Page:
Ohanian stressed the importance of sharing those stories not only with other voters across the country, but also with politicians. At the tour’s recent stop in Boulder, Ohanian encouraged supporters to organize a “national Geek day,” during which they schedule meetings with their representatives and senators in Washington. “It’s incredible what the Internet’s been able to do in terms of changing the discussion and raising awareness, but there’s more to do,” he said. “It’s just a matter of sending the message to Washington, and making sure that message is much louder than the one the lobbyists bring with their money.”

According to Ohanian, if politicians ignore that message, it could be detrimental to progress. “The thing that so many of us are so worried about if we don’t get this Internet freedom is a fear of what would not come to fruition,” he said. “That’s the nature of innovation and entrepreneurship; people doing things that have not been done before.”

The Internet: Helping People Help Themselves

The tour will showcase the people and companies that have been empowered by the Internet to create products and services that benefit themselves and their communities, whether it’s Hudl, a Nebraska-based company that builds athletic coaching software, or Local Motors, a company that uses the Internet to crowdsource production and design of automobiles, or any other venture made possible through the use of the Internet.

Ohanian refers to the idea of people helping themselves using the Internet as “permission-less innovation.” As he pointed out, the Internet allows innovators to just start building, and to share their ideas with a global audience more efficiently and effectively than ever before.

“The most powerful thing you have is when you’ve got evangelists, unpaid people, who really like what you’re doing, talking about it with the same passion and the same conviction that you are,” he said. “That’s when the magic starts happening.”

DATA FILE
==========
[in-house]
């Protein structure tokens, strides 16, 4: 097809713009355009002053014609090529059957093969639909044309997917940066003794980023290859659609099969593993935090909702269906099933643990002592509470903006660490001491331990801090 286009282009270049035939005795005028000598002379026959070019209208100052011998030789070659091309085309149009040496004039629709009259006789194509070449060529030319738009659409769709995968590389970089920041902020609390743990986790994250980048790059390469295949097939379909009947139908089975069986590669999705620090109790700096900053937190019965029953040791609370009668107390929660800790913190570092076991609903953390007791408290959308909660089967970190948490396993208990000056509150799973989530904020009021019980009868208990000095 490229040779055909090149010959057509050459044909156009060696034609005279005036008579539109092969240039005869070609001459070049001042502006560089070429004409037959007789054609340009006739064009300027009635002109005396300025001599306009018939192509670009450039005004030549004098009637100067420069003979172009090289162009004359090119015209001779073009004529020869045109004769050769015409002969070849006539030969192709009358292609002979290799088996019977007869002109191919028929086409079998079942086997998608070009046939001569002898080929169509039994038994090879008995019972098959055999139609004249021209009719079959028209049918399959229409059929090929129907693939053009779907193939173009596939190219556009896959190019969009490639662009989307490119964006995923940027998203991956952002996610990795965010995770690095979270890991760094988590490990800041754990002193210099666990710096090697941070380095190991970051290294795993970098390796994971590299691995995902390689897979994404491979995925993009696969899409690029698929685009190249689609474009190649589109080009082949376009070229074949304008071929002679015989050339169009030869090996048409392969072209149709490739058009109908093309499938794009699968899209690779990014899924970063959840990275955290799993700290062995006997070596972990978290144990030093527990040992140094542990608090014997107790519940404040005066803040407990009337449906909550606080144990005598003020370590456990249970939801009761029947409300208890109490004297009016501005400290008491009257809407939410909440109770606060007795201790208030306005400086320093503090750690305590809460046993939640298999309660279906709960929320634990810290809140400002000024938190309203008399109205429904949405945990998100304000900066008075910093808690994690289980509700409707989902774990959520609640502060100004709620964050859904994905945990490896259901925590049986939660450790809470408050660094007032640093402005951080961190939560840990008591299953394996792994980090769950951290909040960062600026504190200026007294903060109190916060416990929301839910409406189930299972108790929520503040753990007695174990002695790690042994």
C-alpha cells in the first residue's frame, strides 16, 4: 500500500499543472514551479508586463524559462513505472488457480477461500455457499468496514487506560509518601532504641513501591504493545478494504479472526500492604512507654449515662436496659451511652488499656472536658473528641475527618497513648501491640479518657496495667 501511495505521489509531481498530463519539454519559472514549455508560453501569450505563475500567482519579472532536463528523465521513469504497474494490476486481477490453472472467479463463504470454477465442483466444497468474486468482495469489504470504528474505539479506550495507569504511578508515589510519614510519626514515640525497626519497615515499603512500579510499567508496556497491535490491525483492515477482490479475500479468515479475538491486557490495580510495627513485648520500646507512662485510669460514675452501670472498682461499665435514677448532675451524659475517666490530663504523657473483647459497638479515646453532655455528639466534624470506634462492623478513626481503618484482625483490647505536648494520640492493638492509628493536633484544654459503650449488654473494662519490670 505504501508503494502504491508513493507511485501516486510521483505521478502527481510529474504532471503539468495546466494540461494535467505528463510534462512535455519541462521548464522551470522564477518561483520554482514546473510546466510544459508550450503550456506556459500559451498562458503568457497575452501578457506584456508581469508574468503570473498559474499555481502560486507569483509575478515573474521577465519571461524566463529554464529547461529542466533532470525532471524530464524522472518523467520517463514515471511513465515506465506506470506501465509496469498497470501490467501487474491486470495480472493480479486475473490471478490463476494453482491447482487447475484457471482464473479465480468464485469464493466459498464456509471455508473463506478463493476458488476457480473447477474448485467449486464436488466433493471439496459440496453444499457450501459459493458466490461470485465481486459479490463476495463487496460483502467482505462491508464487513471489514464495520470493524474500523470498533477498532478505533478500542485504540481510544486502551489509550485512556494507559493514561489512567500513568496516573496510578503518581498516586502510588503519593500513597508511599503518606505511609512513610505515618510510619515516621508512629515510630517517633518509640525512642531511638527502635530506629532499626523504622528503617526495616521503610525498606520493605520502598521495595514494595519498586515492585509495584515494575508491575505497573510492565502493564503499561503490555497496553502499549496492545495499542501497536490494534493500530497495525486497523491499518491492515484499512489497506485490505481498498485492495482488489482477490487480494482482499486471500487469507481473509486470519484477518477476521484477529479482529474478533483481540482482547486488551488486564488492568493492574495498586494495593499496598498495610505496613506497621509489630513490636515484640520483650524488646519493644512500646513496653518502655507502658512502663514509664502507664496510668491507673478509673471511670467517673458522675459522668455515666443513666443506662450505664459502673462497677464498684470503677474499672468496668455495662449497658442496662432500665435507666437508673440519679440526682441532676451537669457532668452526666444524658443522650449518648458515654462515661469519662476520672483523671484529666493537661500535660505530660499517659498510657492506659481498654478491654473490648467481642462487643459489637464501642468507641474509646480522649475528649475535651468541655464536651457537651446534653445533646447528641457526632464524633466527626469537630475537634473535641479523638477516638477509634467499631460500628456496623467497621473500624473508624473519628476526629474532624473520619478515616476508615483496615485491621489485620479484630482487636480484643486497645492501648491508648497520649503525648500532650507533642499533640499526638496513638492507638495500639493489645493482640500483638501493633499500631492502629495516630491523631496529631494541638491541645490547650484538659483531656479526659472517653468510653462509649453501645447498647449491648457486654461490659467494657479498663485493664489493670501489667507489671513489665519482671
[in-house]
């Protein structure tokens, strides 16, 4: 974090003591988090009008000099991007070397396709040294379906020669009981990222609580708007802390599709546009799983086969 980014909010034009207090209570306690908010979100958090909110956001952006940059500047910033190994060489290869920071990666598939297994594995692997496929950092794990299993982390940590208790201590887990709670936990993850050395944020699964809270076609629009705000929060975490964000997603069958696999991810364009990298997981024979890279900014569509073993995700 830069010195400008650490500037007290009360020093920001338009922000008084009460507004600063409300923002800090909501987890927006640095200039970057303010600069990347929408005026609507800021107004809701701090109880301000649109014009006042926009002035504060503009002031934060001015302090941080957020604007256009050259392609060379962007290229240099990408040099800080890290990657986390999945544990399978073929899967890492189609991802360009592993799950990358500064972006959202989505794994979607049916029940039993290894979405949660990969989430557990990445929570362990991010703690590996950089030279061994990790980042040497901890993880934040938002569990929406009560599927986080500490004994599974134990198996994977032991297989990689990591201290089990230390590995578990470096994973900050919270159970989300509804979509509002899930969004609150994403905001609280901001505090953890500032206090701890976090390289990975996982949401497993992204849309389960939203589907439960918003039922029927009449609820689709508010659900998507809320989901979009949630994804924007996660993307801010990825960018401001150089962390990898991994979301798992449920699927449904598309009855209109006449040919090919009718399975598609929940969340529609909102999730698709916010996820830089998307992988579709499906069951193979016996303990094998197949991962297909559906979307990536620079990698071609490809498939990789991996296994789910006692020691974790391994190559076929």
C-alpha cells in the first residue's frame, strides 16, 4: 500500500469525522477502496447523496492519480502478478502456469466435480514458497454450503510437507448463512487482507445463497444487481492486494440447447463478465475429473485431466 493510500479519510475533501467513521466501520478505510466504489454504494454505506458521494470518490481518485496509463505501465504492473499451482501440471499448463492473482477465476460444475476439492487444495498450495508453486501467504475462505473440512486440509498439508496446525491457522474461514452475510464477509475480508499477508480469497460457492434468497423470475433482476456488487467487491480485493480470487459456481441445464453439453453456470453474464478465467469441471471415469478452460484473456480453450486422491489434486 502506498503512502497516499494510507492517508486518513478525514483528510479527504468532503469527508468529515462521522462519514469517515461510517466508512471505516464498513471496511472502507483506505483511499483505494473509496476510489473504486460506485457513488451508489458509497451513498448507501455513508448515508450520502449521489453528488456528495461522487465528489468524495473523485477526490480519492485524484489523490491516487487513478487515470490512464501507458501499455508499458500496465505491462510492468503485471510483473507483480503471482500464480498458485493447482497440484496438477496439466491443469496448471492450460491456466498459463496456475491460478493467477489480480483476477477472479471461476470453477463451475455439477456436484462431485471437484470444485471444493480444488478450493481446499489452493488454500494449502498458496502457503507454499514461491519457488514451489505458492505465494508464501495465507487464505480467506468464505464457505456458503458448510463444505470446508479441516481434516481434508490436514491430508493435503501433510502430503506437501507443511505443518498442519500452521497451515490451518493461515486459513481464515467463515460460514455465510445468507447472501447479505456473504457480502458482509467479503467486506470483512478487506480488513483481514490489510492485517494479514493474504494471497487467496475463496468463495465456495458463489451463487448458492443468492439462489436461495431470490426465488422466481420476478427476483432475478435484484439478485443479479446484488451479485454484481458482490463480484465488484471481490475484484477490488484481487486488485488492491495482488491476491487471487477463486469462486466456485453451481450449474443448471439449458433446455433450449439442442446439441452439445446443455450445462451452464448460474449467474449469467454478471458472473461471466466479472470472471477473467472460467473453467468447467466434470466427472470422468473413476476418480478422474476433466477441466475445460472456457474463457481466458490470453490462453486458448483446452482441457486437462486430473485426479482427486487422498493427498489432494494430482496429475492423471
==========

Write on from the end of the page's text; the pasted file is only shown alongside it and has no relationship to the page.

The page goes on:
Be Your Own Batman

Social media has already played a tremendous role in the fight to defeat SOPA and PIPA, and Ohanian looks to leverage it throughout the Internet 2012 tour to continue spreading the message and give people all over the country a glimpse into the innovation happening in the heartland. Supporters are encouraged to tweet, retweet, share photos, and more importantly, share their insights and experiences with their networks.

According to Ohanian, a supporter with 50 Twitter followers is just as crucial to the fight for Internet freedom as someone with millions of followers. It’s about empowering your own network to keep the momentum going. Ohanian encourages supporters to fiercely defend their corner of the Internet. “We need to be the Batmen and Batwomen of our respective Gothams.”

Want to join the fight? Follow #Internet2012 on Twitter, visit internet2012bustour.com, and join the r/Internet2012 subreddit to help spread the word. 

Chelsea Orcutt

Chelsea is the community coordinator at the iSchool, and a senior studying public relations and political science. She is interested in tech, graphic design, and non-profits. Chelsea is the co-founder of She's the First*{Syracuse}, the SU branch of a national non-profit devoted to girls' education in the developing world. Tweet her @ChelseaOrcutt.